CDC Information (revised): //www.cdc.gov/fluoridation/faqs/bottled_water.htm
Update courtesy of TimberCrest Dental Center
NY Times Article: //nyti.ms/I2wxeg
Study: Oral Health Improving for Most Americans, But Tooth Decay Among Preschool Children on the Rise //1.usa.gov/HYio4X
Children who have X and Y chromosome variations have more frequent dental problems. Those who have 47,XXY, in particular, often have a dental condition called Taurodontism, which makes them more prone to tooth decay and other problems.
This story, featured on MSNBC, explores the possible relationship between bottled water, which typically does not contain added fluoride, and an epidemic of tooth decay in young children. Municipal tap water, on the other hand, is typically fluoridated and offers protection against tooth decay.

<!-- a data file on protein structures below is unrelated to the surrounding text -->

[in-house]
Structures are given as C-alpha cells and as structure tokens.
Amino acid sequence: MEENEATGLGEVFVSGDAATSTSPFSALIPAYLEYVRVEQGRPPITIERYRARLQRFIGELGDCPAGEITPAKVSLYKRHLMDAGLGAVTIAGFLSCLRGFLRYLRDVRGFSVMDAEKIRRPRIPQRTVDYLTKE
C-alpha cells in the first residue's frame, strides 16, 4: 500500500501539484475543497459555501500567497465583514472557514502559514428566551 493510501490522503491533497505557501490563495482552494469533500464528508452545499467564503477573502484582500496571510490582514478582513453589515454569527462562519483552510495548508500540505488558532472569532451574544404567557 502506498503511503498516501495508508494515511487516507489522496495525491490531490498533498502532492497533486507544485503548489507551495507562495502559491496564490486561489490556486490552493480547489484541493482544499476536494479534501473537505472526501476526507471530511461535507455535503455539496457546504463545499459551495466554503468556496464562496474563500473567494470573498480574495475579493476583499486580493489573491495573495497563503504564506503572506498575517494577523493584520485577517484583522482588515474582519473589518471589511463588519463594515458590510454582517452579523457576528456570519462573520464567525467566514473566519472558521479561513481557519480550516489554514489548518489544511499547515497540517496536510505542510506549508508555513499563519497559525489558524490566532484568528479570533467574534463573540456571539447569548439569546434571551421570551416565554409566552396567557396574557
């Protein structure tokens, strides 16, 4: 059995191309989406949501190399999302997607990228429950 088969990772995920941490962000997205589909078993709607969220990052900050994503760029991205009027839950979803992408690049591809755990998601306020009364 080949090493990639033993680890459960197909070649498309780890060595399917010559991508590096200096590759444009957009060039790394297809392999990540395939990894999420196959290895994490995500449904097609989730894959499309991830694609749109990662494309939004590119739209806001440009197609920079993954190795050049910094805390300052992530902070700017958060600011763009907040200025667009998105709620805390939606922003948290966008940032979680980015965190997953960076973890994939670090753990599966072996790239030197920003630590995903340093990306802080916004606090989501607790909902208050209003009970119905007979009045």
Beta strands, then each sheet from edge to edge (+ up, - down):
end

If your child drinks bottled water, and if you have no objections to fluoridated water, you may wish to consider shifting to tap water in a refillable water bottle. If you are concerned about the quality of your tap water, Consumer Reports recently published a comprehensive report offering a number of excellent choices for inexpensive, highly effective water filters – priced from $15, a cost that will be quickly offset by savings on bottled water. And you’ll be helping the environment in the process.
The article requires a subscription, but for subscribers, here’s the link: //bit.ly/Hkk6xT
If you are concerned about bisphenol-A in some older plastic water bottles, there are numerous sources for inexpensive, BPA-free refillable water bottles. Here’s a link on Amazon for illustrations: //amzn.to/HW7vBL